It was thought that the Equal Pay Act 1970 would promote the issue of equal pay and opportunity to the forefront of public awareness; yet, organisations still face an issue regarding equality 40 years later.
Throwback to April 2016
“It is 2016. I am perplexed as to why it is acceptable for pay to be determined by gender.”
The introduction of The Equality Act 2010 (Gender Pay Gap Information) Regulations 2017, enforces organisations with 250 or more employees to start reviewing and publishing their six calculations. These calculations are introduced so that each organisation can demonstrate the current situation regarding gender equality.
Most importantly the regulation, has pushed the matter of equality to the forefront instigating employers and employees to consider the current issues.
Ten months has passed since the Gender Pay Reporting snapshot date.
In spite of the ten months window there are only 1000 organisation who have published their results and the majority of organisations are still to report: the pace is slow.
Why is this? Are organisations not prepared? Are they waiting to blend in? Are they seeing what their competitors are doing? Are they, perhaps, ashamed to share their results?
The deadline of the 4th of April 2018 is now fast approaching. In reality, this is less than 45 days: organisations need to get a move on.
Although I don’t believe the reporting requirements are the most appropriate way of calculating the equality issues, or do I believe it will drive the right behaviours, I do believe that the equality gap is significant.
The organisations that have reported claim the gender pay gap is because men predominantly occupy senior roles and women predominantly occupy lower-paid administrative roles. There is also a focus on cultural issues, as well as issues that have derived from the lack of women studying STEM (science, technology, engineering as mathematics) subjects.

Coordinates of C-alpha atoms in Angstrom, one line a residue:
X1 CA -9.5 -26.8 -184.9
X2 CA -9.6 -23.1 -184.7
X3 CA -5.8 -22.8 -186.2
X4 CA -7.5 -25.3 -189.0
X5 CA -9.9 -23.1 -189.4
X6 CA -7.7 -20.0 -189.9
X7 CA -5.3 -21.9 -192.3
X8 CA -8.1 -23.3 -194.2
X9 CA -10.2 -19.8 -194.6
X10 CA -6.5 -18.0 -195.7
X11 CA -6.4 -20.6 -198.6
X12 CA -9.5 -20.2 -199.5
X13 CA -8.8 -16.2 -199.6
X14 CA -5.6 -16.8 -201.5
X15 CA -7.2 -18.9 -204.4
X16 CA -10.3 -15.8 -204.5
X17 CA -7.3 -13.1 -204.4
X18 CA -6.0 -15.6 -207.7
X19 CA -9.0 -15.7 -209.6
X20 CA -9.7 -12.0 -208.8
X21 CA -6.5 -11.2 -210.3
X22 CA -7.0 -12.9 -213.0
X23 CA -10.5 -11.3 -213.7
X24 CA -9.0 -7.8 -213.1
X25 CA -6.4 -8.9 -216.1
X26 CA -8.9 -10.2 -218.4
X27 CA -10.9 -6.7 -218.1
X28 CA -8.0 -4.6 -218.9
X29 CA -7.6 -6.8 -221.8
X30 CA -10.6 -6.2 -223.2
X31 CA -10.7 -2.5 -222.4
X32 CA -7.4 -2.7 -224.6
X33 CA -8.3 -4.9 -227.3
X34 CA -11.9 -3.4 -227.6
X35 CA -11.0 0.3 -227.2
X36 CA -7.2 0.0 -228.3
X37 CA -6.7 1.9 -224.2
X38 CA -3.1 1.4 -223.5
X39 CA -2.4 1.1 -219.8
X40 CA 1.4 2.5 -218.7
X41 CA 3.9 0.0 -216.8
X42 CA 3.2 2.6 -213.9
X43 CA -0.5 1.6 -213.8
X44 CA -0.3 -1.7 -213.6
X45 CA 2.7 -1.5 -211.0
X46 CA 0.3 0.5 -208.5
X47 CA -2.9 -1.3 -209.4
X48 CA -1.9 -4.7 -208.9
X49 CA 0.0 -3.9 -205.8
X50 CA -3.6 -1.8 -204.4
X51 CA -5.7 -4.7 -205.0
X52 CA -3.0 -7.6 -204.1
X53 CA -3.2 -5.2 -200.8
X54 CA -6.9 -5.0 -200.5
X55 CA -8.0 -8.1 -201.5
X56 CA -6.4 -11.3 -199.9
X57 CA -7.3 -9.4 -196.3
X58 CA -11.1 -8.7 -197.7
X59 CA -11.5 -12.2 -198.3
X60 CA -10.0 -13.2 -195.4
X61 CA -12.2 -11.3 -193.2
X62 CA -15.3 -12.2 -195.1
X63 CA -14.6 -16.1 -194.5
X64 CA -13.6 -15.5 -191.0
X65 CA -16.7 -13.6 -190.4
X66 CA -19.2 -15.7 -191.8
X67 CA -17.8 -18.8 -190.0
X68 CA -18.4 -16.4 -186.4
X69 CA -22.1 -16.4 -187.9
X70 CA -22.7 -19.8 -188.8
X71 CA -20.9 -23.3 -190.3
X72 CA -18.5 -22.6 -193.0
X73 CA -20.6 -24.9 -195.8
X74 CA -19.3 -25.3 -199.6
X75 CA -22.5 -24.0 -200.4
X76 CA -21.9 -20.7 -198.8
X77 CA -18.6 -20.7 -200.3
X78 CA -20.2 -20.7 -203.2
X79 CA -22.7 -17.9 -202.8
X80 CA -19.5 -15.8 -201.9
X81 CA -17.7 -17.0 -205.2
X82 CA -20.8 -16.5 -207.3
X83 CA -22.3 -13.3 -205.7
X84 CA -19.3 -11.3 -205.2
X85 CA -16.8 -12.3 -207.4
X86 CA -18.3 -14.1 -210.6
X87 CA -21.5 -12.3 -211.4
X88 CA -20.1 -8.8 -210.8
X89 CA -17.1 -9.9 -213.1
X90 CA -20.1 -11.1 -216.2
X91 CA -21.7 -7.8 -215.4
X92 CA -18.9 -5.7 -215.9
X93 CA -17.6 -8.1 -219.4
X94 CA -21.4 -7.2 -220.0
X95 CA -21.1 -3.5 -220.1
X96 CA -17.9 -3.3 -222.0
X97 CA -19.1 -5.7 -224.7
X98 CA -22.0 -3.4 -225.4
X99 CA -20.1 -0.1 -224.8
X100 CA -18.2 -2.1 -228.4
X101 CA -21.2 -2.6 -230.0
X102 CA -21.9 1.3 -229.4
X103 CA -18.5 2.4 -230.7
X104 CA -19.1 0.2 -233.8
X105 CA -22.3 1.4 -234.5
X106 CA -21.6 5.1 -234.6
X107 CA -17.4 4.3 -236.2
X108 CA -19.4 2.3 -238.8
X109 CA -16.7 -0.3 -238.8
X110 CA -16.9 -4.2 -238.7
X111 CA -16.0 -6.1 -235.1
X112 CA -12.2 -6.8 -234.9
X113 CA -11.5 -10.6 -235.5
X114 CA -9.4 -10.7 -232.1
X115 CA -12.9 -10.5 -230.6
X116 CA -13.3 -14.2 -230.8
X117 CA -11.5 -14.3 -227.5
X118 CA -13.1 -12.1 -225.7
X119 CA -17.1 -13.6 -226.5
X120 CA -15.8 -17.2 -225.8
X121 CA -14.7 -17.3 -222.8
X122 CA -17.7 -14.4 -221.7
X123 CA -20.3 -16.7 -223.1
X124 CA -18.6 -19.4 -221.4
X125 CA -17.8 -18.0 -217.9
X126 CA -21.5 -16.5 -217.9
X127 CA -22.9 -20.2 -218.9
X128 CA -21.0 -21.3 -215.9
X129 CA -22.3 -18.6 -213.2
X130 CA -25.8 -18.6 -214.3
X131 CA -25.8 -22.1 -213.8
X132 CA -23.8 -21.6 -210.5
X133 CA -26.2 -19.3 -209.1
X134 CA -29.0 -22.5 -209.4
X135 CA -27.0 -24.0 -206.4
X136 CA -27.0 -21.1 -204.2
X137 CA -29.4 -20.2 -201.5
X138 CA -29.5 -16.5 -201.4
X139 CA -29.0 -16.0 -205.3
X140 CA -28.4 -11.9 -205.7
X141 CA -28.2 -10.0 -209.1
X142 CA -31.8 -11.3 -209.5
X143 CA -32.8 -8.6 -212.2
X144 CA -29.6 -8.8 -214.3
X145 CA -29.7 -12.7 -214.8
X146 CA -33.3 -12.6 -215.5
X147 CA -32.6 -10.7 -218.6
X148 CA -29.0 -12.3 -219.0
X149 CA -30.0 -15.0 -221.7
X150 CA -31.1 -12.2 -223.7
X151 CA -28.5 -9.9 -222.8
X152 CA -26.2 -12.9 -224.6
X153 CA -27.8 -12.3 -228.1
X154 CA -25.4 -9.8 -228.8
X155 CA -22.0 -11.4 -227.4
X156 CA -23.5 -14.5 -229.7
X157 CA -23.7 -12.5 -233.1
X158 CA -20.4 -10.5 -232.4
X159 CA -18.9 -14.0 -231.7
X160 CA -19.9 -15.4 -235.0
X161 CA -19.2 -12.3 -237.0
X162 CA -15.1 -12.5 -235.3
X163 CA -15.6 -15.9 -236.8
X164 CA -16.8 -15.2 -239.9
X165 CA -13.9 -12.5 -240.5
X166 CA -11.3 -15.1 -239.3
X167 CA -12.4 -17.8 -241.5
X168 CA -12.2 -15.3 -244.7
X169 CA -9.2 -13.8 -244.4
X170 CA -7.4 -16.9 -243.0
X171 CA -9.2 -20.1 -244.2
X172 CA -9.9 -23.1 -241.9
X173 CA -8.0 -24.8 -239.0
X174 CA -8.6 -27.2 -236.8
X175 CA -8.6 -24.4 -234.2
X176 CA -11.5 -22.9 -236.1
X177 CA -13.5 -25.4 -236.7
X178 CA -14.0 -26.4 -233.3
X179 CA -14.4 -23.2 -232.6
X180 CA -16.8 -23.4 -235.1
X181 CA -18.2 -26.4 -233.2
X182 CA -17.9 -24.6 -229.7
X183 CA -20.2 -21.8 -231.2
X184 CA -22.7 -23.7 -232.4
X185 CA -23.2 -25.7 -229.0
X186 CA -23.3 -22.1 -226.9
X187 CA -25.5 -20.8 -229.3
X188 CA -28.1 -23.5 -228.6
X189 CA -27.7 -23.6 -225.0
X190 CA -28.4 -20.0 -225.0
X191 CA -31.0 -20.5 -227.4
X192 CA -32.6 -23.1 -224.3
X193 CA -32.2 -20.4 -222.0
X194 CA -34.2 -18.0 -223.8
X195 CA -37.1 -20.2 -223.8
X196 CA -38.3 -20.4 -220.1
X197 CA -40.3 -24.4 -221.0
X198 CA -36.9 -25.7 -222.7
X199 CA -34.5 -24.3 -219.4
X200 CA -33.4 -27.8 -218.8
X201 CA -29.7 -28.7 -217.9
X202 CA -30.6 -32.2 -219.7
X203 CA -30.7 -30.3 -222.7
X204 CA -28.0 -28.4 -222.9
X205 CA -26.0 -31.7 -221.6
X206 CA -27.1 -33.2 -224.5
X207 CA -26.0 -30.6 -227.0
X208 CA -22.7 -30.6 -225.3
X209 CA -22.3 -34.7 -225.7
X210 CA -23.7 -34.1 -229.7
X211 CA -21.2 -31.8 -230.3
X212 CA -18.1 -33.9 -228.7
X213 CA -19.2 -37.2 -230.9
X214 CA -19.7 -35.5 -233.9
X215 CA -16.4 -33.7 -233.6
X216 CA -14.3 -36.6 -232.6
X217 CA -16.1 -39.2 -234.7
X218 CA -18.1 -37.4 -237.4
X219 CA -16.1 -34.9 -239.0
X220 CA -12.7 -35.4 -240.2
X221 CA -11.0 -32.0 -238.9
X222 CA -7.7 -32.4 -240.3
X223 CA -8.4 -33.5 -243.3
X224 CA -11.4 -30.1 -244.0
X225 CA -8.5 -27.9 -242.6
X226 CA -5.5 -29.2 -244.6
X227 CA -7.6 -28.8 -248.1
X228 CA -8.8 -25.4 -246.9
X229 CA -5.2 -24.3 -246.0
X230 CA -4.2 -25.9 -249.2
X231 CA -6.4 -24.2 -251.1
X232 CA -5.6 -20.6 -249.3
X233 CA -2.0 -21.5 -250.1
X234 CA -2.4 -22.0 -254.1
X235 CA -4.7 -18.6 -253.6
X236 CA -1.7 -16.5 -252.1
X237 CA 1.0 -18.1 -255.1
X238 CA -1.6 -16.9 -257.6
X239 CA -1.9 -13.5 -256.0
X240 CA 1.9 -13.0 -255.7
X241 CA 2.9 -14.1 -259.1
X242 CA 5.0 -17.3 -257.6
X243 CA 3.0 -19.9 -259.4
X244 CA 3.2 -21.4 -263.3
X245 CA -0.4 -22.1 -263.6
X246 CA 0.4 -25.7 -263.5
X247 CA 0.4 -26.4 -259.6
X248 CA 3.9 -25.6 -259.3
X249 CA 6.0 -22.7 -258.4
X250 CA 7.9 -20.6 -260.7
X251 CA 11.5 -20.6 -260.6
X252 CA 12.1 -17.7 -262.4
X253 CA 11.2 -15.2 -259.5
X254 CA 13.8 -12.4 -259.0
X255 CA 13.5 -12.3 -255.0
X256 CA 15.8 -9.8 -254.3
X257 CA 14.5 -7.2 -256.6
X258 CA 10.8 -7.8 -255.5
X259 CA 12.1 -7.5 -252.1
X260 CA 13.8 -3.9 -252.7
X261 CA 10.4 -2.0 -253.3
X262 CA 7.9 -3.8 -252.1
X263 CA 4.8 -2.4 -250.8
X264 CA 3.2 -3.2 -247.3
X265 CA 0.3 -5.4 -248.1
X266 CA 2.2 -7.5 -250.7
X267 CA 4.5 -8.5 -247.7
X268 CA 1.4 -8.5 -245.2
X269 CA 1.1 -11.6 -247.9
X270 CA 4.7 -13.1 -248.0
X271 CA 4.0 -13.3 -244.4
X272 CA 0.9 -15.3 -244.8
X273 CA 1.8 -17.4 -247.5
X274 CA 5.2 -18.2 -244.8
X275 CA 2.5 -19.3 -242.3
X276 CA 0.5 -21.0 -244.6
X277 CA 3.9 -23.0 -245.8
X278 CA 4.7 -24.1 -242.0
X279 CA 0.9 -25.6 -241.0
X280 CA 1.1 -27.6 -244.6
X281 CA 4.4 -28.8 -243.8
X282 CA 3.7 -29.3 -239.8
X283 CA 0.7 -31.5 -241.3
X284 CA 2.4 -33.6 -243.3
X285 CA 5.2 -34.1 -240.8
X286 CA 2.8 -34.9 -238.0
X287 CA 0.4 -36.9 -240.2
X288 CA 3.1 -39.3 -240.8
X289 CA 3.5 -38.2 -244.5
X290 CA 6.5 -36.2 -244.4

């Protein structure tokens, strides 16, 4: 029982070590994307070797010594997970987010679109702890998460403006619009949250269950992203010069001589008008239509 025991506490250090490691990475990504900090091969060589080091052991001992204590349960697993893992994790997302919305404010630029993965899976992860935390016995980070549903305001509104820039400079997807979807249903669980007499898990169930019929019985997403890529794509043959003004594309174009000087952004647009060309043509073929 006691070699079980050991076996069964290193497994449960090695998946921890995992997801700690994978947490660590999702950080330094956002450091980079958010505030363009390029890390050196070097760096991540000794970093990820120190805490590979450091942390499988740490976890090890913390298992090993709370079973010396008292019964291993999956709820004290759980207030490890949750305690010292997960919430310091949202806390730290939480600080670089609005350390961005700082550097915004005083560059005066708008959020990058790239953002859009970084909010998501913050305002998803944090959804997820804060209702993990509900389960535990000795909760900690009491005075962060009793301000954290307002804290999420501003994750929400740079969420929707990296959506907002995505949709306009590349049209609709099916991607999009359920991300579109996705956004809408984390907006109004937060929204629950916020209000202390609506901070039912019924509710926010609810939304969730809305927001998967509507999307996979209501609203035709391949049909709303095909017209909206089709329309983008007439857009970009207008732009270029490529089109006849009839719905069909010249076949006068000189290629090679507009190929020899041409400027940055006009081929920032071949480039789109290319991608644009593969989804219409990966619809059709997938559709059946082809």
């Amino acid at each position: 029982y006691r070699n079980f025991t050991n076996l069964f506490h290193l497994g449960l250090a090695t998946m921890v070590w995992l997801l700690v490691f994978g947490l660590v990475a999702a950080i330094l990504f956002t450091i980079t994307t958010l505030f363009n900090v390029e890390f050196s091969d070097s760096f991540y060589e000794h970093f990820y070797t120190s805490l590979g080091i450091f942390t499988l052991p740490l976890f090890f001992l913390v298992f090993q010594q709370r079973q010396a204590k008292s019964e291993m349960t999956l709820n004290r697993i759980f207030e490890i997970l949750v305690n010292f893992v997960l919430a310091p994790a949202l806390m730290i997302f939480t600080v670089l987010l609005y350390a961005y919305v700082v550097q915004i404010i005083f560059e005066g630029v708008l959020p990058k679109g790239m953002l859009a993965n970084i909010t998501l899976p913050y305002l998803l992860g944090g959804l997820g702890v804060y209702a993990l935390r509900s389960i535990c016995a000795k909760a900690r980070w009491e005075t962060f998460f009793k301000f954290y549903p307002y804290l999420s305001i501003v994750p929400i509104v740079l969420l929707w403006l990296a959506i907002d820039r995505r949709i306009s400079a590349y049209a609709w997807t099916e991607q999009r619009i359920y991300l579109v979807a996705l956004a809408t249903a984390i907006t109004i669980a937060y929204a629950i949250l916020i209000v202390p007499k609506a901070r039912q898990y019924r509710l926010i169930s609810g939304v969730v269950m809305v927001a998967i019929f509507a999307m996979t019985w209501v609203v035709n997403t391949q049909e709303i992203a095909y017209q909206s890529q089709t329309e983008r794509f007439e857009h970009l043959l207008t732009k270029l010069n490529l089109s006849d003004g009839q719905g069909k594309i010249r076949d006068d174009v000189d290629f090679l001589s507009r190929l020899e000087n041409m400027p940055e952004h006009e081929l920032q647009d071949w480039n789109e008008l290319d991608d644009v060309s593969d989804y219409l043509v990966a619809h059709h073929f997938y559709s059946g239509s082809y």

Personally, I attribute the gap to:
– Implicit or unconscious bias whereby our brains make incredibly quick judgments and assessments of people and situations without us realising
– Old fashioned employees and their prejudices.
– Maternity related factors such as: women returning to work in lower level roles after having a family to balance work and children, the lack of integration when women return to work, the missed opportunities due to having a family, and women usually being the main parent.
– Senior levels occupied by males.
– Lower paid roles dominated by females.
– Bonus schemes which award senior employees, who which are the majority male, more than the rest of the workforce
– Females taking salary sacrifice arrangements.
No matter the reason, there is an obvious and significant equality gap and we must do something about it.
So, what dies the future hold?
The April 2018 snapshot date will soon be here. Obviously, I am interested to see all the April 2018 results and they will provide an interesting insight into the progression of this situation.
However, with so few organisations only just reporting for the previous 2017 snapshot date, I am intrigued to see whether the data will shift by the time we reach April 2019, and what the progress of the initiatives to close the gap will look like. An analysis of this will follow.
So, is gender a stepping-stone to wider equality? Is the problem of equality restricted to gender? When will other legislation be introduced to encourage organisations to consider other equality gaps?
Gender is one very small part of the jigsaw. Watch this space.
When conducting the gender pay gap analysis the resources I have found useful are:
Various webinars – they are always a useful tool for up skilling.